• Some professional LEDs have a resistor or a circuit in them that controls the current and 
voltage for that LED. They do not light up until they reach their minimum operating voltage. 
These LEDs can usually run at up to 9 or 12 volts, but test them first. 

• Test everything before you hot glue everything up. That is why we have breadboards in so 
many sizes and colors. If you do not have one then go buy one of the many starter packs 
that come with a breadboard and hook-up wires. Some come with a collection of electronic 
parts. They are so much fun. 



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Page 5 of 13 



Fun with Push Lights 



Step 5 



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Fun with Push Lights 




• Work- Lights 

• Because they were not bright 
enough through the dome I moved 
them to the rim. I just kept putting 
globs of hot glue down and let it 
cool and then more globs until the 
LEDs fit into their holes. I used the 
glue gun tip to clean it up. 

• Make the reflector. 

• For the reflector you will need: Tin 
foil, clear 2-inch-wide packing tape, 
a hole guide for your LEDs and 
parts layout, single paper punch 
and heavy scissors. 

• After I drilled my holes I flipped my 
light over and I traced through my 
holes onto a piece of paper. 
Measuring things always comes up 
with too many errors. I put things 
together and I mark where I need to 
do something. Sharpie ink comes 
off with alcohol. 

• Cut the tin foil into a square about 
an inch bigger than the dome of 
your light. With the shiny side down 
layer 3 to 10 layers of the packing 
tape evenly onto the foil. You need 
to keep the tape even, but not neat 
around the edges. You'll cut it to 
size later. 

• Peel the tape and foil off of the 
work bench and flip it over. You 
can trim off the excess tape around 
the edges. Place the foil shiny side 
up on a hard surface like glass. 



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Fun with Push Lights 



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Fun with Push Lights 



Step 6 



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Fun with Push Lights 




• Burnish the tin foil with a smooth 
hard metal or plastic tool like the 
back of a spoon or something until 
it's shiny. Be gentle or you will tear 
the foil. It helps to have the tape on 
evenly, but you can play with 
things to make it look any way that 
you want it to look. 

• Find the center of your dome by 
placing it upside down on a level 
surface and place a small round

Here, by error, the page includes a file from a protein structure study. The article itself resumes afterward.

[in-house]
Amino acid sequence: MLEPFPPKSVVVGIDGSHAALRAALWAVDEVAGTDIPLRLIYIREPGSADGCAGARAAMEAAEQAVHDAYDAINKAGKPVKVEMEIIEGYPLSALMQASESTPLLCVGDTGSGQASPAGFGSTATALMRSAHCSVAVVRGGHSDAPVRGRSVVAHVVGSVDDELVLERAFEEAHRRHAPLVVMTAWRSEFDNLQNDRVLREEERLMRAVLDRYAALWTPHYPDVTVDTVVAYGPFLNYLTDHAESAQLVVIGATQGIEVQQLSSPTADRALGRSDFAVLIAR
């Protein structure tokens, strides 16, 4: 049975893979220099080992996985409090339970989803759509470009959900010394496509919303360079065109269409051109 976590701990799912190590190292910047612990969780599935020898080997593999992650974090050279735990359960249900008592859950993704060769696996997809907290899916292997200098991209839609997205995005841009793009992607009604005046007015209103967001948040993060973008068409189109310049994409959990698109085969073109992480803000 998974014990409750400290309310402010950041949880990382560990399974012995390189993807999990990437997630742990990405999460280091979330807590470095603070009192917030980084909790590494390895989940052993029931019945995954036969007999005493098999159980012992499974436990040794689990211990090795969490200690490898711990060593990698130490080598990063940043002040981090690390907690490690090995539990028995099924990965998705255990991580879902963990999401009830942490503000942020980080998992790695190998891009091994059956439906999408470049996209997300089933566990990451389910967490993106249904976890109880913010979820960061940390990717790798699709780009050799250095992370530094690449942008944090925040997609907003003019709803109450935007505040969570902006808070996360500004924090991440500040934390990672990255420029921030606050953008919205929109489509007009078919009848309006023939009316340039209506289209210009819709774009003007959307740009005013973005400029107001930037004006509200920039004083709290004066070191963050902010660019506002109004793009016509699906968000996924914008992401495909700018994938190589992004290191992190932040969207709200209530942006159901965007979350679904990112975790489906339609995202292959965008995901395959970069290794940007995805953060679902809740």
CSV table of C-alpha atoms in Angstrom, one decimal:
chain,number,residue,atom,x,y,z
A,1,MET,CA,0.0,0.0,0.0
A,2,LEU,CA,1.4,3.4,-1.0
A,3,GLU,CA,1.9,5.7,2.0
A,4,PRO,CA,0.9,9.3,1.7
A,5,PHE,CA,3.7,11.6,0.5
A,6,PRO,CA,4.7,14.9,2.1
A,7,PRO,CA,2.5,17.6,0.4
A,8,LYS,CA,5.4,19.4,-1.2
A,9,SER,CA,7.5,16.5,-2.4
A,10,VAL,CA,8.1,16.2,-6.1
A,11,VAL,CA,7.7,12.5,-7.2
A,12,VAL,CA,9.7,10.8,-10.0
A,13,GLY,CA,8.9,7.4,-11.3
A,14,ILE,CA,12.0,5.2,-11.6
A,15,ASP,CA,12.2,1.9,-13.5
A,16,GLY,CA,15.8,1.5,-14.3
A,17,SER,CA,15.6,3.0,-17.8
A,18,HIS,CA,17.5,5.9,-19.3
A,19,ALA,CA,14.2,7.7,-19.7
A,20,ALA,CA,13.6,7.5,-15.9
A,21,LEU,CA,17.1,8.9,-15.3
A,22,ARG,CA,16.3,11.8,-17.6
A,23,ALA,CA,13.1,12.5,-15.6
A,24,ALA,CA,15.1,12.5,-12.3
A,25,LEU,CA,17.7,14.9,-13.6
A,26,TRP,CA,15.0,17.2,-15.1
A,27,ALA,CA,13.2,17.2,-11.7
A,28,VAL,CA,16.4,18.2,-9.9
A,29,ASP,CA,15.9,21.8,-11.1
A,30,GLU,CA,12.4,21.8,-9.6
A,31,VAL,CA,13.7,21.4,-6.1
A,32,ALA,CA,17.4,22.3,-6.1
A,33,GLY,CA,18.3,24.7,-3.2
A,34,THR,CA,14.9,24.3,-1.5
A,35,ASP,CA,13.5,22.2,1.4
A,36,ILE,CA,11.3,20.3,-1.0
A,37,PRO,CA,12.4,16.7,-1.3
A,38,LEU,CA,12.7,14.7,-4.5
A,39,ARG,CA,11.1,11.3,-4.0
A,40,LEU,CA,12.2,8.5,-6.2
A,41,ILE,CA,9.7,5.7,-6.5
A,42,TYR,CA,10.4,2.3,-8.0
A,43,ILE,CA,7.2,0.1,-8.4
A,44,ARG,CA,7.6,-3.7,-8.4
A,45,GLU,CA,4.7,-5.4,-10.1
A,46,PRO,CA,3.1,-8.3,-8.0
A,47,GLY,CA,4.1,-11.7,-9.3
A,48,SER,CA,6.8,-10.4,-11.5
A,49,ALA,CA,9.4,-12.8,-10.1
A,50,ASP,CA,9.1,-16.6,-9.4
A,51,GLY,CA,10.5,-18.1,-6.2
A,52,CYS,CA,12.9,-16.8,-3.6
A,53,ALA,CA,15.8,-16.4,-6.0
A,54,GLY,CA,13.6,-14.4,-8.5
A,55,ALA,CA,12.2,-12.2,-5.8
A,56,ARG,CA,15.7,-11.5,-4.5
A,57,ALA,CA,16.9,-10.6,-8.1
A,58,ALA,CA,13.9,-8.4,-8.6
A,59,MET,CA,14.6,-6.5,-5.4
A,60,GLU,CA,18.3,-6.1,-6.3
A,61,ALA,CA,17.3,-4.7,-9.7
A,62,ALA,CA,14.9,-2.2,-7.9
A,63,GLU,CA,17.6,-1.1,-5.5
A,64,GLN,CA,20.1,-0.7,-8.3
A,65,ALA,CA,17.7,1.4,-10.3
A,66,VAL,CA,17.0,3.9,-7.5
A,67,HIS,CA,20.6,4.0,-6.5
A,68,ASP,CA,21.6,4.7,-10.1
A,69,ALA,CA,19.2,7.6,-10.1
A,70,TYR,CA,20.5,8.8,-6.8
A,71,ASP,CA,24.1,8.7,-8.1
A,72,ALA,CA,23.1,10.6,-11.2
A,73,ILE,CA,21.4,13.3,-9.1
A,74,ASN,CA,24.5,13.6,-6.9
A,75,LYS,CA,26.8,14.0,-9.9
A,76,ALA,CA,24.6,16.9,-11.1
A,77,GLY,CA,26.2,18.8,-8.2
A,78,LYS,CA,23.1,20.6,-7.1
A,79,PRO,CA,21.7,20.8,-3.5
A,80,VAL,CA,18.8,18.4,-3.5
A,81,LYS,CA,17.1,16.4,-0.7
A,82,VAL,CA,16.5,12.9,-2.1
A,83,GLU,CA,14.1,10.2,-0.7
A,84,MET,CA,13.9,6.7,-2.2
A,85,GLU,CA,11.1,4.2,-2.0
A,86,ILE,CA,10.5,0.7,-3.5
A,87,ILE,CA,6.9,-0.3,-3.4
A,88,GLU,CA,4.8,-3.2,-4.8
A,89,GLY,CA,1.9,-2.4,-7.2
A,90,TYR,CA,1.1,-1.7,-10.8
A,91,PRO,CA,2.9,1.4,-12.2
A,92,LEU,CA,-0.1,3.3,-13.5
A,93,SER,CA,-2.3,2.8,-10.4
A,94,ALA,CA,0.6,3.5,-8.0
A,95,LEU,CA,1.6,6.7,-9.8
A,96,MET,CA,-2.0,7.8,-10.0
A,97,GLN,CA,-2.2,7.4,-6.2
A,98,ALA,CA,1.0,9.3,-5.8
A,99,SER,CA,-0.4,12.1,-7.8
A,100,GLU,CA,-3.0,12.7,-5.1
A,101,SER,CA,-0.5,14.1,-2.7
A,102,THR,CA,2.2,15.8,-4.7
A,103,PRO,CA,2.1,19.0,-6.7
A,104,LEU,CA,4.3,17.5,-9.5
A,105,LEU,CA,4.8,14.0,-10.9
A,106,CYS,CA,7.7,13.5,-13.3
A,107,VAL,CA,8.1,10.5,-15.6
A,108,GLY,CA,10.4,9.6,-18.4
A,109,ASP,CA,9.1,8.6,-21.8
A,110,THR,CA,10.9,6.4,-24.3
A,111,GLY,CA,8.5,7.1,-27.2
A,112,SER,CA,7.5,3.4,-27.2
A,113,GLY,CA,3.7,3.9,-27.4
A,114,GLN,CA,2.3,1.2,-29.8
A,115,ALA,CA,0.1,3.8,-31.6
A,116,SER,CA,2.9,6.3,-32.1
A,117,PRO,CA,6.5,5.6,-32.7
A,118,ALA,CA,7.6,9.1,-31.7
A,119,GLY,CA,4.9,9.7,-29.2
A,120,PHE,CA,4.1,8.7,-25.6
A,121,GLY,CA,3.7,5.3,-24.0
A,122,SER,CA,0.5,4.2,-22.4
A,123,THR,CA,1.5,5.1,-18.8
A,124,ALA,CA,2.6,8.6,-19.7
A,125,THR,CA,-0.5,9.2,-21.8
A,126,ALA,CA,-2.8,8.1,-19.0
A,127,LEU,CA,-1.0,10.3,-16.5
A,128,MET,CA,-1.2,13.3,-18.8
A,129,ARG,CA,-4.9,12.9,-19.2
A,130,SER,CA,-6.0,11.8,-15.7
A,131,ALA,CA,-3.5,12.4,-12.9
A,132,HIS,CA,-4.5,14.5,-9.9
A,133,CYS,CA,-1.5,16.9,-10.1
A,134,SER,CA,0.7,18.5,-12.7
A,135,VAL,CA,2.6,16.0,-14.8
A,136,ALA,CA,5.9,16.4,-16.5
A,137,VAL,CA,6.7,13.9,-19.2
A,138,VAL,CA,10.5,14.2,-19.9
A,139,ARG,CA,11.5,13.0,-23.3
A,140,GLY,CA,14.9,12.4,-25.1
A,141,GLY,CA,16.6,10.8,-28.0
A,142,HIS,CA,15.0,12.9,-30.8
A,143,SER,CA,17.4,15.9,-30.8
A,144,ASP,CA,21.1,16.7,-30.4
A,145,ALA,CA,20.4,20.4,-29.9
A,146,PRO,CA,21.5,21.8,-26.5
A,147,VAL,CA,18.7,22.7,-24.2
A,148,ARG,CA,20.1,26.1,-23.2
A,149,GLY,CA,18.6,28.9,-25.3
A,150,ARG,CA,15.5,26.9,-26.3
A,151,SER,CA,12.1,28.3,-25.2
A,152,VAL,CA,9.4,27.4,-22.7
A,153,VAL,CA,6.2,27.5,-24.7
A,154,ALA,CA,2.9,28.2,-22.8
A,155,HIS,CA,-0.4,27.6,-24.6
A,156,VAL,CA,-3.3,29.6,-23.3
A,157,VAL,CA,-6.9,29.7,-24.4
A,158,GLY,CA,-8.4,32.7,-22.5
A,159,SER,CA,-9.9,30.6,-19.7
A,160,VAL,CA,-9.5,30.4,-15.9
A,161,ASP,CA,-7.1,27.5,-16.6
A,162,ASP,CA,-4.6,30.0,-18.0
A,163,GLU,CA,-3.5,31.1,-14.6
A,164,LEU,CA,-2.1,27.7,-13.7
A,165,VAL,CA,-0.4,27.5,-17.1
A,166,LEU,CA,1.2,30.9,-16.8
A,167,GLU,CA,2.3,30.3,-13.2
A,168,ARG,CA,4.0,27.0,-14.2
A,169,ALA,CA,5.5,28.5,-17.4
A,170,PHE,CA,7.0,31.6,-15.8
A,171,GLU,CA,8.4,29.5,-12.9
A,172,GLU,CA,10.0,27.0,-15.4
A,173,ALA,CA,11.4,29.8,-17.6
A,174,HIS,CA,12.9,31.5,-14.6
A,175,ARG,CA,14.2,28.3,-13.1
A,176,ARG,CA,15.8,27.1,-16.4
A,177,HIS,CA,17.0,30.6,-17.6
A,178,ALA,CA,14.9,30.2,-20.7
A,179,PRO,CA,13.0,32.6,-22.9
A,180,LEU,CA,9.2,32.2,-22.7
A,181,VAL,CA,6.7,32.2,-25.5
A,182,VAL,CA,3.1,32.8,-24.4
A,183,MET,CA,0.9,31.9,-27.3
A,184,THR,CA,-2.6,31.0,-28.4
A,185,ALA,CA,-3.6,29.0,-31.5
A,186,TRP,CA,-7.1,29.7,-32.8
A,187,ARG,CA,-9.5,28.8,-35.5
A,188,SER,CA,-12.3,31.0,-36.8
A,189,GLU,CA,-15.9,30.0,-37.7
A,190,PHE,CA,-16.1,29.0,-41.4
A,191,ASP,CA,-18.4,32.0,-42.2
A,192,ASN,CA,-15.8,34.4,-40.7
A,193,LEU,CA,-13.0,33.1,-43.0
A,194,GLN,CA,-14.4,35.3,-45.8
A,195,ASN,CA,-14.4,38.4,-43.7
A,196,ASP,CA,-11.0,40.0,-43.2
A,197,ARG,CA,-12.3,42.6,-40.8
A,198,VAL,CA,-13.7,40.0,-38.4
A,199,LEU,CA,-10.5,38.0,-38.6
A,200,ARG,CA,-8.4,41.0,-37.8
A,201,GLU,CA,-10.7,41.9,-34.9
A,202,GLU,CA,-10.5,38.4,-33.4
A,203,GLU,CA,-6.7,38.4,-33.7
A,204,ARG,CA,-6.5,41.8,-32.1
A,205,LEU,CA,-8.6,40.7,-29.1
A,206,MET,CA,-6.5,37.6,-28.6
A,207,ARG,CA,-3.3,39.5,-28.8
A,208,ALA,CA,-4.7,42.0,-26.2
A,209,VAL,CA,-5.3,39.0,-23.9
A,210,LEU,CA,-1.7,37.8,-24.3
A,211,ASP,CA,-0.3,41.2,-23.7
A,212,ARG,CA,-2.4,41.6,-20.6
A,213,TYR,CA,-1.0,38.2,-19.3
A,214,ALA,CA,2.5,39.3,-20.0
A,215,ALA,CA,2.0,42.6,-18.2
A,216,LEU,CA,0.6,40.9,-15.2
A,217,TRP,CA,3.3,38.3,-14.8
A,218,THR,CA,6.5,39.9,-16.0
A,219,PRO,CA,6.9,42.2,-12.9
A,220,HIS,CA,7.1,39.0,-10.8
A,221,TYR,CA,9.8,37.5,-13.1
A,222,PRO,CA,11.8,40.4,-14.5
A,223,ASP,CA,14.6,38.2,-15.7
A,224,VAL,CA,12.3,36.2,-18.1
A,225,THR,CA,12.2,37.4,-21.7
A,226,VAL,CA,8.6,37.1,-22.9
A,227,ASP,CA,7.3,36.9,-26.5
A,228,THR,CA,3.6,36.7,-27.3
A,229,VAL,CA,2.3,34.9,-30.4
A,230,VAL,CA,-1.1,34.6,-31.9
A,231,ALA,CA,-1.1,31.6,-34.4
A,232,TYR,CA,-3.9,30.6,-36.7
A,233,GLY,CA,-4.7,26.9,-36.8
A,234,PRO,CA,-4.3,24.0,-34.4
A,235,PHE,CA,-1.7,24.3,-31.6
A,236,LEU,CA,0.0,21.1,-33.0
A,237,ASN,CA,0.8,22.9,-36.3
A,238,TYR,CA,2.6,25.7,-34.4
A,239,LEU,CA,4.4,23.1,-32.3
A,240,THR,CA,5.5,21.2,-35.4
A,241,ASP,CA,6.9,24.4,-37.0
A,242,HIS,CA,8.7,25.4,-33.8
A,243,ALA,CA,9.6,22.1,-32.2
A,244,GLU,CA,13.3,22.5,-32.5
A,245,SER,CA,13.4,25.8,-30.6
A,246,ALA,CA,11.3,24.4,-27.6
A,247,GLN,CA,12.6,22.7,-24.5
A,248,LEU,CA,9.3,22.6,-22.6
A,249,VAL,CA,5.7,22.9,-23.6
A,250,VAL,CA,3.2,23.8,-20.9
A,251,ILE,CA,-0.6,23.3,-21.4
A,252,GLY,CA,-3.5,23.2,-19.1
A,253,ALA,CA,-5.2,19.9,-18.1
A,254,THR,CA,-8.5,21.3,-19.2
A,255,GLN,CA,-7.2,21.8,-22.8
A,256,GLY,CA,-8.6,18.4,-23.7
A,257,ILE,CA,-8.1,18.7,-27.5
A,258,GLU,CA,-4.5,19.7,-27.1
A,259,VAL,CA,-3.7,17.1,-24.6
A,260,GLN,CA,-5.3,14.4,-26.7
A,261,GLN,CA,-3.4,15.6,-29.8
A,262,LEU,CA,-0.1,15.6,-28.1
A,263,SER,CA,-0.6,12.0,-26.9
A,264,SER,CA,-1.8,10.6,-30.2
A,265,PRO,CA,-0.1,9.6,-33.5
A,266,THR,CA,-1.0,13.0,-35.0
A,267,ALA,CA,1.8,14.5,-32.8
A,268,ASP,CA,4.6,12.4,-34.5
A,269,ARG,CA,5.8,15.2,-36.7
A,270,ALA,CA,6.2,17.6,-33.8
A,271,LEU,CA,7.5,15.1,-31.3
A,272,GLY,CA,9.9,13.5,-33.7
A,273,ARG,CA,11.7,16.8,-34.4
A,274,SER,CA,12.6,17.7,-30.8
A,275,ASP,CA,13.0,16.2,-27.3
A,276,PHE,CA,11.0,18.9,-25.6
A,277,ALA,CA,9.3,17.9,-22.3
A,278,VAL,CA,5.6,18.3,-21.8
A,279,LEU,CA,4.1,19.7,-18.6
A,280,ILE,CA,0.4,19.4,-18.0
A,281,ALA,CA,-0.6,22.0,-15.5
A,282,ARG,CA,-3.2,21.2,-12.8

bead, ball bearing or something so 
it rolls to the center. Using a non- 
permeating marker, put a dot where 
the ball is. Make the mark big 
enough to see through your dome. 
Hold your dome right side towards 
you facing some bright light. Using 
the same marker make a dot over 
the center dot on the outside of 
your doom. Make sure you can 
clean the marker off with alcohol or 
something. 

• Place your dome face up. Using a 
compass, gently hold the compass 
point to the dot on your dome and 
spread the compass to the edge of 
your dome. You now have the 
radius of your dome. I taped a 
marker to my compass where the 
pencil would go. Place the point of 
the compass into the center of your 
foil and draw to mark the outside 
edge of your reflector. 

• If your dome has straight sides 
going into the rim then go to the 



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Fun with Push Lights 



edge of the curved part of your 
dome. Leave enough room around 
the edge of your reflector for any 
springs, switches or screws and 
anything else that would interfere 
with the pushing action of your 
dome. Test the fit and trim as 
needed. 

• Cut out your reflector. Cut your 
reflector to the center so you can 
get a paper punch in to make the 
holes for the LEDs. To make a 
cone, overlap the edges of the 
center cut until the cone is about a 
half-inch high, or so it fits your 
dome. Use double-stick tape to 
secure the overlapped edges and 
even out the surface with more 
packing tape. 



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Fun with Push Lights 



Step 7 




• See how beautiful it is. 

• Notes: 

• I found that older solid wires like 
phone-company wire can be 
difficult to tin with solder. You 
should always pre-tin your wires 
when working with LEDs, 
transistors, diodes, IC chips and 
other items because too much heat 
can damage things. Place your 
components in first. Then cut, strip, 
tin and bend your wires to minimize 
the time it takes you to solder 
things up. Good planning helps 
keep parts healthy. It is no fun to 
find a bad part on final check-out. 

• Hot-glue guns put things together in 
a hurry. A small glue gun does so 
many things well that there is the 
smell of hot glue in my room most 
of the time. If you need a big glue 
gun then get one. 

• Hot glue does not stick to most 
LEDs because they are made of 
polycarbonate plastic. This a very 
smooth plastic with a high melt 
point. Glue your LEDs from behind, 
getting the glue into the leads and 
the wires. You can spot-glue your 
LEDs in while you adjust position 
and aim. Test everything. 



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Fun with Push Lights 



This requires simple soldering and wiring. There are many soldering guides available on this 
site. 

Anyone can add or fix anything on my prject. 

This document was last generated on 2012-11-02 08:51:47 AM.